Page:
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Sunday, 28 July 2013

Consumer Culture and the Church


This post was written as a guest post for The Alethiophile blog a few weeks back.... So if you have some time do go check out his blog...




Consumerism:
1: The protection or promotion of the interests of consumers
2: The preoccupation of society with the acquisition of consumer goods

‘Consumer Church’ seems to be a bit of a buzz phrase in Christian circles at the moment and not in a positive way. So what on earth is it and is it really all that bad? Well, in simple terms it means that people treat church like any other area of their life -  as consumers. I rather like definition No.1 above, but can we as the church, be seen to be protecting or promoting the interests of our consumers? or are we, like everyone else, more on No.2: preoccupied with the acquisition of consumer goods, or more like the acquisition of consumers as far as the church is concerned!

Let’s face it, we live in a consumer-led age. Much of what we see or encounter daily, is designed to feed our ‘inner consumer’. Our culture teaches us that we need ‘stuff’ and there’s no avoiding it. Modern marketing is so clever isn’t it? It’s gone way beyond TV ads appealing to our personal desires, you know: ‘you can be the perfect Mum if you buy this brand of nappy’, or ‘you will be the best date if you buy our brand of aftershave’. Ever noticed how ads on Facebook & other sites pop up related to a website you have just looked at? spooky, huh? Not really, it’s just very clever marketing. 

Of course, it’s not only ‘stuff’ that we consume. We consume information at a rate faster than any generation has experienced before. At the click of a button, we can find out pretty much anything we want. We can communicate with people in the remotest areas of the world just with a few simple taps on our phones. 

Our lives revolve around what we need, what we can get and when we can get it. Sounds a bit negative maybe? Well just ask yourself, how often do you buy online rather than going to the local shop? How often do you get frustrated that you can’t get an appointment at the doctors as soon as you’d like? How often do you get annoyed with being on hold for more than 20 seconds? or when you don’t get an instant reply to a text or email?

My first job was the glamorous world (not) of Superdrug on a Saturday. The manager told me on my first day ‘the customer is always right, even when they’re not’. This has really stuck with me, but recently I’ve begun to wonder if we, as a society, haven’t taken that to the absolute extreme. We have created a world that we expect to serve us, and not only that but we want to be served and we have got used to it.

So then, why should we be surprised when people take the same attitude to church? As church leaders we find it frustrating when people don’t ‘join in’, when they regularly attend without giving anything back. But in a way we have made a rod for own backs, as the more contemporary forms of church have developed, so have people’s desires for different ways of doing church. Many have become disgruntled with their local church and have searched out more - because they can, and, because that’s what society teaches them to do. Just as once, people might have complained about the local grocers not having the brand of pickle they prefer and instead driving to the big supermarket out of town, now, we have arrived at consumer church. We go where we feel we fit, where we feel we get what we need, where we can choose the brand of Gospel that we prefer. Because, we can.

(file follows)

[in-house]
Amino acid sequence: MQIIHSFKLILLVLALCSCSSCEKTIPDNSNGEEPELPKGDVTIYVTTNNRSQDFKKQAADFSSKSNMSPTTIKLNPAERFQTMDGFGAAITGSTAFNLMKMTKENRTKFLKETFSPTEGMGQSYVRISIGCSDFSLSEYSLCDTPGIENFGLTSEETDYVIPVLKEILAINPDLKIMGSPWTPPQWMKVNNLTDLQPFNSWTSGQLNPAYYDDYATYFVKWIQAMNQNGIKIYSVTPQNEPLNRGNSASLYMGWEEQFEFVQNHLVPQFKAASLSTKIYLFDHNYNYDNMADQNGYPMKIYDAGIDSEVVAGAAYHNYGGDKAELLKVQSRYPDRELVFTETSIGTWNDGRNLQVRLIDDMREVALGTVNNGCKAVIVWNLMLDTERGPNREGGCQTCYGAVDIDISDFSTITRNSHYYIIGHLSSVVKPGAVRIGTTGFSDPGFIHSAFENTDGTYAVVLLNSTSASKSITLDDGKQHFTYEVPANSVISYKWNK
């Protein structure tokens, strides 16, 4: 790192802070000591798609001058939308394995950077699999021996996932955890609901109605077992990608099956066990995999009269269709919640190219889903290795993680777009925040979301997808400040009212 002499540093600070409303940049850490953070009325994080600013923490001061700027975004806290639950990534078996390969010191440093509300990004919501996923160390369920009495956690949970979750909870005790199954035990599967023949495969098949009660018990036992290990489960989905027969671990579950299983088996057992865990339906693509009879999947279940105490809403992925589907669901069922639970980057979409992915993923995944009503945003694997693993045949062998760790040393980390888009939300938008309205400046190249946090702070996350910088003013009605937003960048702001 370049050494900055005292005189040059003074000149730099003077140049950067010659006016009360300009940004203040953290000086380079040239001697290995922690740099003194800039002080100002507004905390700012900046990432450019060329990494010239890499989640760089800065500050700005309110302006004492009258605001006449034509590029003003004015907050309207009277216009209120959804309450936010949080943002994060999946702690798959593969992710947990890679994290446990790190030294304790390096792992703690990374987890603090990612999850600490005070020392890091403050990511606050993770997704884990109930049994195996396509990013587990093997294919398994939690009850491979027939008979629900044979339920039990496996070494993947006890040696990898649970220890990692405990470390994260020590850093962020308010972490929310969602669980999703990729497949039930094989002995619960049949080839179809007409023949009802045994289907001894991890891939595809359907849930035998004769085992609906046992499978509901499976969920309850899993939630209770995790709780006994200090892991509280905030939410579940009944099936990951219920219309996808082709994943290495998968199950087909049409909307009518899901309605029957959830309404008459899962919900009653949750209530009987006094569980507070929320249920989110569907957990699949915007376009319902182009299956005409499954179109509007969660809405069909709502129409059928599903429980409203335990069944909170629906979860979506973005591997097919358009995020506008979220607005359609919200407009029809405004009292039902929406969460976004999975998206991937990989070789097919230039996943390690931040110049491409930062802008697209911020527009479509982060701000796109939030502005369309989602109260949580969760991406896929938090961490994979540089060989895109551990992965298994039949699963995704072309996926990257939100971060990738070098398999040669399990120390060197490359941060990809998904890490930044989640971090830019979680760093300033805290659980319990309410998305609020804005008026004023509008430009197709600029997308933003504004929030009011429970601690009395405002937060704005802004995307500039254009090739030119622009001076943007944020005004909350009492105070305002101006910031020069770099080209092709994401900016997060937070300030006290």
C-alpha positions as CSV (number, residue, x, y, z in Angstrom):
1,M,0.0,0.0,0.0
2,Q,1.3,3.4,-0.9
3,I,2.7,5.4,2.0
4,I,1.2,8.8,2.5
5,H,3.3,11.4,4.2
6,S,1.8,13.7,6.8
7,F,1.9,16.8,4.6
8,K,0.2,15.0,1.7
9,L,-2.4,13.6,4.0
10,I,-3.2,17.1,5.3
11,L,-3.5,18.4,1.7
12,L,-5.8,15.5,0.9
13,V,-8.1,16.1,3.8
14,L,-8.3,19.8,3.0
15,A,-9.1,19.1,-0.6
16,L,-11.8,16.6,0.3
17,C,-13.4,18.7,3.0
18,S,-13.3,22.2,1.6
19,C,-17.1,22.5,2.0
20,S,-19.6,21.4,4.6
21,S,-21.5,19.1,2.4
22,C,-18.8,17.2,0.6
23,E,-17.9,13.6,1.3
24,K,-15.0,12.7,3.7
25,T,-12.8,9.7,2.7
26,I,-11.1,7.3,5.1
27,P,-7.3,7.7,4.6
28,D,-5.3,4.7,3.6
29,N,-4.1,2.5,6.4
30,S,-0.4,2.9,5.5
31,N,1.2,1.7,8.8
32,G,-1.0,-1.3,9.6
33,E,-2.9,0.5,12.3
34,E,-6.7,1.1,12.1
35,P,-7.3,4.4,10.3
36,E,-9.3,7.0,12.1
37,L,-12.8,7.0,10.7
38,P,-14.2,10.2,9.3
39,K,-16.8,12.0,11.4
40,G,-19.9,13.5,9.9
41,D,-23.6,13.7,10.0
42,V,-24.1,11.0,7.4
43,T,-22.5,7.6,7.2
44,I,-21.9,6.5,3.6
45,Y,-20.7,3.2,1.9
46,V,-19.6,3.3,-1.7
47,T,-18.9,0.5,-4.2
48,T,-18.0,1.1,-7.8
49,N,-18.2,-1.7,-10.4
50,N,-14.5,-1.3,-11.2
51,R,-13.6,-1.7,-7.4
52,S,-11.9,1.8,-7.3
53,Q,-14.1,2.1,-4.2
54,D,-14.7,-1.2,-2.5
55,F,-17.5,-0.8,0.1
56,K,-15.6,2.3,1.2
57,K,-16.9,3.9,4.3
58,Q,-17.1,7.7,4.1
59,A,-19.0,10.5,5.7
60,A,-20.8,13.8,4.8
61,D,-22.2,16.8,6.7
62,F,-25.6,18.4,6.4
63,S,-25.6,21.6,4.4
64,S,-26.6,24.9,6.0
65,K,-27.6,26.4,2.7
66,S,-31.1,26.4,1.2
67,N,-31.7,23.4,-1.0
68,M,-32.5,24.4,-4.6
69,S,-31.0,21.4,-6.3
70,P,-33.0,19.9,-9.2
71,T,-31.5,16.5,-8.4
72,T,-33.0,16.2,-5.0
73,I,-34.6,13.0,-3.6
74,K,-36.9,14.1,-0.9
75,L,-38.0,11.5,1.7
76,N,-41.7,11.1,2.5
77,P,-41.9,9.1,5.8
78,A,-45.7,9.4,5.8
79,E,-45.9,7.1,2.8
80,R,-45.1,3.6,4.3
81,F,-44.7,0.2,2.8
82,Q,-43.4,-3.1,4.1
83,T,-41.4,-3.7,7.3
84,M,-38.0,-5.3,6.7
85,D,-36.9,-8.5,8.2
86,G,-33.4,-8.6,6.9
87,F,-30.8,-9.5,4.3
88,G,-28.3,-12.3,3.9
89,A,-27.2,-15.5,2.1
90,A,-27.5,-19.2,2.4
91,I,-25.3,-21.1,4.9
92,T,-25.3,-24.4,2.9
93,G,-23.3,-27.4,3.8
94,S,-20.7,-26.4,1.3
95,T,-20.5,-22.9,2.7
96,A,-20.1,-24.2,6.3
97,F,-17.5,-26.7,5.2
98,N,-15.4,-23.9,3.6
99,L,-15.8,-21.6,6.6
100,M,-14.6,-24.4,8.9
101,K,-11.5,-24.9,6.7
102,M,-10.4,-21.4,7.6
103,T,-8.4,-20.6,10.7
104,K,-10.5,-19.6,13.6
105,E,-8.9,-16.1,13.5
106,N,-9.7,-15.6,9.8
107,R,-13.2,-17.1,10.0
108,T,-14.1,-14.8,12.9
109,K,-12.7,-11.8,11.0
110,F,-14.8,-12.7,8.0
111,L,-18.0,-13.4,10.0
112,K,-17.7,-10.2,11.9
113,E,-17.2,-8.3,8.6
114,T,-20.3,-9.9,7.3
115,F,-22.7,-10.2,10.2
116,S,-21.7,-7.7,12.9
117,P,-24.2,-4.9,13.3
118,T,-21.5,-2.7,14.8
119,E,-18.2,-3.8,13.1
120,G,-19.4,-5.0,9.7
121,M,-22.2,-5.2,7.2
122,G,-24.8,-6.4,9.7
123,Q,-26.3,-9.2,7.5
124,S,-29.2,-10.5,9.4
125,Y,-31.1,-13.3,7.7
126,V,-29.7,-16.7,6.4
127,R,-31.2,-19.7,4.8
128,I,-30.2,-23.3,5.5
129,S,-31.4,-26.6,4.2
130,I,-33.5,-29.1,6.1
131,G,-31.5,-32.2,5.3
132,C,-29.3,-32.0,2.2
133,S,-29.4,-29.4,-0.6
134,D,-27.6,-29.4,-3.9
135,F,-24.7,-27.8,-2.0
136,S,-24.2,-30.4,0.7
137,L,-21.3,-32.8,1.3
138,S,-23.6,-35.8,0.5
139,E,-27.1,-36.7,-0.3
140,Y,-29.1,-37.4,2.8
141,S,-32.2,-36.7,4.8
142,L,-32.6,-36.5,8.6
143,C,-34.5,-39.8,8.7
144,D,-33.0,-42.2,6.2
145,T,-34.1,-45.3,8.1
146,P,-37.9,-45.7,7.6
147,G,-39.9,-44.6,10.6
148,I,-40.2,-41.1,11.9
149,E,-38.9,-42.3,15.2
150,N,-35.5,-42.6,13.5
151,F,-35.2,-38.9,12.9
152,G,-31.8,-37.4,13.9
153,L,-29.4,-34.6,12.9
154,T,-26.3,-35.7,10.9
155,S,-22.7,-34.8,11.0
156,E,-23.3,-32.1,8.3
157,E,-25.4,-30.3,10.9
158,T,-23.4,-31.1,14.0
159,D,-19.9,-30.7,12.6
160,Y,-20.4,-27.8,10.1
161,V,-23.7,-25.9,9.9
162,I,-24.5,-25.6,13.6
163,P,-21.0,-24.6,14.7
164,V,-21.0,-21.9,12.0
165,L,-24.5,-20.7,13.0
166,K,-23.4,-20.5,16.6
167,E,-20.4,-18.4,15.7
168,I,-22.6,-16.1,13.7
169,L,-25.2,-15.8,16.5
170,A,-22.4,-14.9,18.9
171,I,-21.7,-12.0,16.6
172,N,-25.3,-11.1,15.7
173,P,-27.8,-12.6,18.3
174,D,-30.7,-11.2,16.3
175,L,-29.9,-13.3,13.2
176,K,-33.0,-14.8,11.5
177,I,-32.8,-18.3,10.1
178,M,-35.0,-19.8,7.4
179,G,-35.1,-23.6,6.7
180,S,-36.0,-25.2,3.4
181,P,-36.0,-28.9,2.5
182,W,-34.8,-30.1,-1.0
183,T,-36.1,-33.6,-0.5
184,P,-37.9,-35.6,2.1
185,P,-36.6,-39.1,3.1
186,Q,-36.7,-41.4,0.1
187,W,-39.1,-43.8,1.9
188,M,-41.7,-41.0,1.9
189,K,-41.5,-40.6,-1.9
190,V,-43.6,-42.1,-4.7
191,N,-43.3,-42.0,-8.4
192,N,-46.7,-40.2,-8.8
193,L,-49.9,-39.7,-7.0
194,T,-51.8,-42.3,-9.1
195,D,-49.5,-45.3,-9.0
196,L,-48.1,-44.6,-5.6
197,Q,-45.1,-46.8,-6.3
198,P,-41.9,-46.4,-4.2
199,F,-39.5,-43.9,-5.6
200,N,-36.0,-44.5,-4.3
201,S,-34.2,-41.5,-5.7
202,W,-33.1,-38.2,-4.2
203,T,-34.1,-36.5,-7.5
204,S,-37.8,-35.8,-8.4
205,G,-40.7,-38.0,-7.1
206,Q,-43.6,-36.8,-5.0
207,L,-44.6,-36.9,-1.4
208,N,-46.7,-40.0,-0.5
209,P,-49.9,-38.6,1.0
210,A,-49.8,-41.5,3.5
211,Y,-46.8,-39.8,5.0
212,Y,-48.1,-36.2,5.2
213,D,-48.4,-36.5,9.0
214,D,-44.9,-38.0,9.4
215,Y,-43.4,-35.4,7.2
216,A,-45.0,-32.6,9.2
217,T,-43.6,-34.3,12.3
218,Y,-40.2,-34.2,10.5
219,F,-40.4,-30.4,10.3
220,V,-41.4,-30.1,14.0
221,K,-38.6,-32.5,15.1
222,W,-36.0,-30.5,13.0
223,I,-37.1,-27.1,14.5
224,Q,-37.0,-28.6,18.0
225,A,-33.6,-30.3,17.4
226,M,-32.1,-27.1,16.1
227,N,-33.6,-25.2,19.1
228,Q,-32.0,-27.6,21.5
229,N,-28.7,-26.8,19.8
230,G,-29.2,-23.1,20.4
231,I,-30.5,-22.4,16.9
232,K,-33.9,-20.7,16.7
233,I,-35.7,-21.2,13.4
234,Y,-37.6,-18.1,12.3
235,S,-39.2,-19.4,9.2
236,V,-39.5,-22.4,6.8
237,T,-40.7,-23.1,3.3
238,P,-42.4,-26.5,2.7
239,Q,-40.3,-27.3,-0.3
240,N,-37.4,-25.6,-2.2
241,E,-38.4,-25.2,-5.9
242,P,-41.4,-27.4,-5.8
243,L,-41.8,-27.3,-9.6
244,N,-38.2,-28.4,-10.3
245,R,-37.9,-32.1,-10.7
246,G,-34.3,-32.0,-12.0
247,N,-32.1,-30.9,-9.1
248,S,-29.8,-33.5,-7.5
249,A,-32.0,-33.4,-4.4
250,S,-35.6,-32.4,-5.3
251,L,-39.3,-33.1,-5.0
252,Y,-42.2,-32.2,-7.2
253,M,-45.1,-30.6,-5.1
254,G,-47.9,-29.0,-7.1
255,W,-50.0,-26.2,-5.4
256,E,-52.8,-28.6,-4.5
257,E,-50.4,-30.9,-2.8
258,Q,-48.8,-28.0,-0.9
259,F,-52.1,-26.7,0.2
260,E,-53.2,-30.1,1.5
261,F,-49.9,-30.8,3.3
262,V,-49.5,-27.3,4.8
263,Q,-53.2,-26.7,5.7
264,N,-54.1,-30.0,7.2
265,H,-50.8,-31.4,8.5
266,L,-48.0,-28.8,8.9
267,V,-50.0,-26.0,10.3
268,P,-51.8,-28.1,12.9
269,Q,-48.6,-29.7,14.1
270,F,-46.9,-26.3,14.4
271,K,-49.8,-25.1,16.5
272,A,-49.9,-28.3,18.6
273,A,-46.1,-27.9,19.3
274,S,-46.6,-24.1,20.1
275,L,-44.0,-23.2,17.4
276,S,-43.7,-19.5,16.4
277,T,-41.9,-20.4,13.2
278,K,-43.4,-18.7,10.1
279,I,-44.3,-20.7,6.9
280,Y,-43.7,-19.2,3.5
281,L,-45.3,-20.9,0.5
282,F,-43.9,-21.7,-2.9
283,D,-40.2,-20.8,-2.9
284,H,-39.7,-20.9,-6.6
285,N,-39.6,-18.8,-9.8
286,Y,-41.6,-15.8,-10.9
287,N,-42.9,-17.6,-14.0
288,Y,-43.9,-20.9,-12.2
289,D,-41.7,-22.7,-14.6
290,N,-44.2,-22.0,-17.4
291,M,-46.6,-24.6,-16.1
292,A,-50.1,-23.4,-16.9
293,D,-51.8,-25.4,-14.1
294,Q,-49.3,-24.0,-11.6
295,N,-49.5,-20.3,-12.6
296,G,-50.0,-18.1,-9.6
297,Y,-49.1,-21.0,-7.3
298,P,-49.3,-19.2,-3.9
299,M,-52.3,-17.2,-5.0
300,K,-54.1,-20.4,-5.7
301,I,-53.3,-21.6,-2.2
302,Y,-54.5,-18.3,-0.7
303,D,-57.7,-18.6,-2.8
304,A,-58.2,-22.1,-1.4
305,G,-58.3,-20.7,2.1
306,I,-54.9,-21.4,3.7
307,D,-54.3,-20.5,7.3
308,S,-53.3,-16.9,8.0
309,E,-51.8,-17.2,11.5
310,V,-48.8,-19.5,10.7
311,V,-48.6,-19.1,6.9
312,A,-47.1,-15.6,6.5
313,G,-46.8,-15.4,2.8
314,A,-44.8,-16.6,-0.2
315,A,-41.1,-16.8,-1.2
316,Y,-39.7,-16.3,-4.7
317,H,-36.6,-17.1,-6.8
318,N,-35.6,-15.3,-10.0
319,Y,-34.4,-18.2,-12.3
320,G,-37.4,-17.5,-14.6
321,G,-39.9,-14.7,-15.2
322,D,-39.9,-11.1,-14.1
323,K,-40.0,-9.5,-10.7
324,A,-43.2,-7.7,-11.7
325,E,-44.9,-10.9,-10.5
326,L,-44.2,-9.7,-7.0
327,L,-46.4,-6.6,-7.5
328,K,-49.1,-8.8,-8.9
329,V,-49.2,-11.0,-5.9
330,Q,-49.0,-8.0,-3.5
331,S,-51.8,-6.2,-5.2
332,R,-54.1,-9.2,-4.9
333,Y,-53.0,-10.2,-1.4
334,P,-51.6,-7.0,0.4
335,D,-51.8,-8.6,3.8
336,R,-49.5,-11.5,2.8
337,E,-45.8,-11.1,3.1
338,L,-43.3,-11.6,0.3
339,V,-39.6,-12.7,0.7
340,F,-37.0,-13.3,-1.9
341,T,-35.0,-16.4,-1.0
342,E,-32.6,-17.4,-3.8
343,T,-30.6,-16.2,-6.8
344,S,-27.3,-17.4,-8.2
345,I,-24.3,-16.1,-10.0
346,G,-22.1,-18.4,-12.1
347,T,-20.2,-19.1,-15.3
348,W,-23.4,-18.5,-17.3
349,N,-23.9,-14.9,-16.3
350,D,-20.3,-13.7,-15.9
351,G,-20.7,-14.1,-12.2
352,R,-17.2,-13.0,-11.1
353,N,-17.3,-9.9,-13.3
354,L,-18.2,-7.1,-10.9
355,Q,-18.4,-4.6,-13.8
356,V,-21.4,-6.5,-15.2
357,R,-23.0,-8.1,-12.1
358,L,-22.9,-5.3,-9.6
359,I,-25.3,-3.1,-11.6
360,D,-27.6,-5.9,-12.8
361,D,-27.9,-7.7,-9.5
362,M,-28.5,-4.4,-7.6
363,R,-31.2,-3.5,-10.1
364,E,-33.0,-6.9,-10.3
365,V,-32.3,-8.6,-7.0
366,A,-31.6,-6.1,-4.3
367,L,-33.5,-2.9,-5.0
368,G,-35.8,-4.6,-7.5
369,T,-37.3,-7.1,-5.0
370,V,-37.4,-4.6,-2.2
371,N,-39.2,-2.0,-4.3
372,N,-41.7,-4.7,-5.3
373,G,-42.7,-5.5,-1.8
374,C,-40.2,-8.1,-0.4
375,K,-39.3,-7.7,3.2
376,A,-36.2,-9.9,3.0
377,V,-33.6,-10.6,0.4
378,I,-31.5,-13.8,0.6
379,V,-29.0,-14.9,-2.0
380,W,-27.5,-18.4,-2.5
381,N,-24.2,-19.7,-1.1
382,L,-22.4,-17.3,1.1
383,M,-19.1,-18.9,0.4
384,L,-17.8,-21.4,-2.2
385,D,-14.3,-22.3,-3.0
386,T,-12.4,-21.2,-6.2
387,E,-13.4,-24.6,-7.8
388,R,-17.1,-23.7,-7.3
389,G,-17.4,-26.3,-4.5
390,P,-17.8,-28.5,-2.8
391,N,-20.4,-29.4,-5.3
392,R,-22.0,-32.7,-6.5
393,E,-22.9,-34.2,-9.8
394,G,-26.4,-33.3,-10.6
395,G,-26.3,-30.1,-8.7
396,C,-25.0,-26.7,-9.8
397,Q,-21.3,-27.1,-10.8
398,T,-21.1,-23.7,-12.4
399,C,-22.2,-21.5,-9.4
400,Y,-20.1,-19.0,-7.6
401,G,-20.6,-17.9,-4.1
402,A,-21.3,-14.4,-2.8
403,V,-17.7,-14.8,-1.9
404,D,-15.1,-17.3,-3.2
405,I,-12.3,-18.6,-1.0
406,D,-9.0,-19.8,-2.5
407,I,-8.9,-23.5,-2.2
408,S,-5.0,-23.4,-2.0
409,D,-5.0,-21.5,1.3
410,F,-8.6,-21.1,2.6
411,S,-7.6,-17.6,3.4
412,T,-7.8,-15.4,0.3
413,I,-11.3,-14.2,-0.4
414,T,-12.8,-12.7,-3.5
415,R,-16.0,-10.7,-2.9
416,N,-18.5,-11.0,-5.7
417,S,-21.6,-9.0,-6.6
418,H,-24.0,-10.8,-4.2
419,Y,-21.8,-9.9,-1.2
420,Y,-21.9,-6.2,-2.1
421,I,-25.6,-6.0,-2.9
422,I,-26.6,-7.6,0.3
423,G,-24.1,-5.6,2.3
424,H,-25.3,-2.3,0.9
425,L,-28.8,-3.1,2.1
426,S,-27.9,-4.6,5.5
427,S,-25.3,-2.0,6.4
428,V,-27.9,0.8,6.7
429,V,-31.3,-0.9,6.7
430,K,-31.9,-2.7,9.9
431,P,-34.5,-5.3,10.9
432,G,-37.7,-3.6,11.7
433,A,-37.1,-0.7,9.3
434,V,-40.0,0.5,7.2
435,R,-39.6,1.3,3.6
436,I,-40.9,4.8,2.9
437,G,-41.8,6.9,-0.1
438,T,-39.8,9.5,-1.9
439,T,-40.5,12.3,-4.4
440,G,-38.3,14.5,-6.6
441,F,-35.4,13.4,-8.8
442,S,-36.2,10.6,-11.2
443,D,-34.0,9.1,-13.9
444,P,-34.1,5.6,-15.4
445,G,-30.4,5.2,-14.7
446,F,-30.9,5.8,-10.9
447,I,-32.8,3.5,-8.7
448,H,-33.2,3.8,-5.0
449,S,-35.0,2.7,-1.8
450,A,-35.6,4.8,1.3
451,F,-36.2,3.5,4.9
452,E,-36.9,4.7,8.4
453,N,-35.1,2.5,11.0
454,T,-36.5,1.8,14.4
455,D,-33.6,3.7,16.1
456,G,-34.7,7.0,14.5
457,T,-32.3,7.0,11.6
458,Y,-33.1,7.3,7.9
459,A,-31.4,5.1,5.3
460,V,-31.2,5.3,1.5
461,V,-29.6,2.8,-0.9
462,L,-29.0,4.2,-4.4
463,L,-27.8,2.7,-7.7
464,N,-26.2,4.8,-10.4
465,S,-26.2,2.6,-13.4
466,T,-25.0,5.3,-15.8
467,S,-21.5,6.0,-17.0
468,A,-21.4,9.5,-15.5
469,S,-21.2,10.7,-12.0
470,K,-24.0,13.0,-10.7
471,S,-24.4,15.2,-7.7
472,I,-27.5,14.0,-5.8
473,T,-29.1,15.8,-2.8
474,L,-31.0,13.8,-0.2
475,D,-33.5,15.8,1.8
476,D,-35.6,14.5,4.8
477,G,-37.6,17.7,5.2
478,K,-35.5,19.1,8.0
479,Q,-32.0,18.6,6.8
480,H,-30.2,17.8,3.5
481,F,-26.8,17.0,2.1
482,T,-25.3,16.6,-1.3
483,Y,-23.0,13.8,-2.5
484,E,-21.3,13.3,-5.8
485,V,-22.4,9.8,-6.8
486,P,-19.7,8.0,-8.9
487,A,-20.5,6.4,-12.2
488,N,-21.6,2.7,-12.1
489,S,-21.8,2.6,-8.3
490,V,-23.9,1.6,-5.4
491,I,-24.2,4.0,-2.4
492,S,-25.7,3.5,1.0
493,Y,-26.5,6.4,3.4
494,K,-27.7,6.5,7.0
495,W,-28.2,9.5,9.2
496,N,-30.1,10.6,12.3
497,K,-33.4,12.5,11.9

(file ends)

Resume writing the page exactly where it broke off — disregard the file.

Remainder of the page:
So what are we all complaining about? If people are consumers, what’s the problem? Clearly, the message Jesus brought was about being the server, not the servee and if we go through life expecting things put on a plate for us then we are not giving a great example of who Jesus was, are we? But I would suggest that the fact is we do live in a consumer age so how can we make that work for us as the church? It’s a tough call to get people to walk against an existing and all encompassing way of life, so what can we do to embrace consumerism in a Godly way?

Well if you think about it, don’t we want people to ‘consume’ God’s word? Don’t we want people to take on board what we are preaching? Don’t we want to bless people with the services we put on? Many of the more successful churches are those that embrace consumerism and work it, for example using podcasts and video clips circulated online, so people can access them as and when they need; social media is used as a way of getting information out to people at their convenience; online communities, chatrooms and even interactive web-based church services make a place that is accessible to all; prayer rooms that are open 24/7 means people can find a place of worship to attend at any hour of the day or night; God TV and other channels provide all manner of teaching, worship and prayer at the click of a button, when we want it.

So I ask you to consider, in this era of one-click-consumption, is consumer culture in the church all bad? or should we be making it work for us? It is an ongoing issue in the church and one that is not likely to go away any time soon, so it’s about time we started thinking about it!

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